Language Training With eLearning: Leveraging Technology To Improve The Student Experience

Language Training With eLearning: Leveraging Technology To Improve The Student Experience
Elizaveta Galitckaia/
Summary: Language training is often reliant upon in-person interaction and collaboration. To this end, does eLearning help or hinder the process? What does this shift to digital mean for instructors in this space? Read on to see why the future is bright and there's never been a better time to hop on board.

How Language Training With eLearning Can Bring A Better Student Experience Through Technology

Today, it’s not uncommon to hear of someone firing up a laptop and attempting to learn a new language once the workday is done. Thanks to the myriad online programs designed to facilitate such advancement, this type of continuing education can be journeyed from the comforts of home, and has been available on this type of platform for years.

For all of this accessibility, foreign language enrollment numbers continue to decline, dropping 9% in only three years. While nearly 1.75 million students were enrolled in a language other than English in 2005, that number is down to less than 1.50 million students today.

One reason for this downtick? For some time, distance learning and foreign language education have been synchronous with slow loading times, clunky page layouts and pixely graphics. Now? The software and applications of the old are traditional and even rudimentary compared to the more modern, technologically advanced solutions on the market today.

Now, the ease of access and usability associated with modern eLearning systems makes it easier than ever before for students to successfully complete the language training. Integrated tools that facilitate online study habits, cross-team collaboration and professor communication are more than partially responsible for this uptick in engagement.

While the benefits are clear from a student standpoint, how does the evolution of eLearning affect language teachers? The answer is multifaceted and worth exploring. As in-classroom instruction wanes in favor of more remote, digital classwork, is the professor, whose job in this niche is so centered on face-to-face interaction, facial cues, hand gestures and more, helped or hindered by this transformative shift?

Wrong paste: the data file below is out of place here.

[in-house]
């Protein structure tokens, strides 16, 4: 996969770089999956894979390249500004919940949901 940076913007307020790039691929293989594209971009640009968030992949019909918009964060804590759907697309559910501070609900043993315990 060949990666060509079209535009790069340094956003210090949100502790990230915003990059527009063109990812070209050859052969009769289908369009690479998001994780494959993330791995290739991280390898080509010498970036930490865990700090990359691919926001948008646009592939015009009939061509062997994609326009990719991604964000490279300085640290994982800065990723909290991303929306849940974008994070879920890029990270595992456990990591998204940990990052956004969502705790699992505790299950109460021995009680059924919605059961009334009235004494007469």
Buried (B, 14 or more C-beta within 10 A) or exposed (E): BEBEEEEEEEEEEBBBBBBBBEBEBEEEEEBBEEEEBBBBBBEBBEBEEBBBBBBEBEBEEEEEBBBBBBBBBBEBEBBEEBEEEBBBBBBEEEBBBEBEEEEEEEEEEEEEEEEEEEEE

As the role of a language instructor continues to morph from one of hands-on mentor and tutor to one of facilitator and motivator in response to the proliferation of technology, it is this very issue that we’re exploring, taking a dive into what these professionals can expect to gain by embracing the eLearning trend.

More Accurate Student Monitoring And Assessment

In-person communication can help guide professors toward which students are grasping the concepts and which are having a more difficult time. For instance, those who raise their hands and answer questions the most frequently are assumed to be those with the clearest knowledge, yet this is not always the case. Relying on such interactions alone to monitor and assess a student’s recollection level can leave a professor falling short of truly understanding and best mentoring his or her students.

Conversely, an eLearning platform, or a Learning Management System (LMS) will have built-in software functionality that makes the review process as efficient and accurate as possible. Professors can analyze performance on both an individual student level, as well as on a group level, then quickly compare the two. From there, weak areas are highlighted, as are any issues that need addressing.

Especially if the language course is a hybrid eLearning/in-classroom design, the instructor can then use that data to facilitate a more efficient and targeted discussion time when the class meets together again, armed with the knowledge around which specific topics require further exploration.

Built-In Community Encourages Interaction

Learning a new language or becoming more proficient in one is often a solo task that requires repetition, practice and consistent review and testing. Yet, studies reveal that learning is a collaborative and social effort, and that quality learning takes place in groups. Therefore, there must be a tool in place to encourage students to work together, solve problems and find new avenues for exploration alongside one another.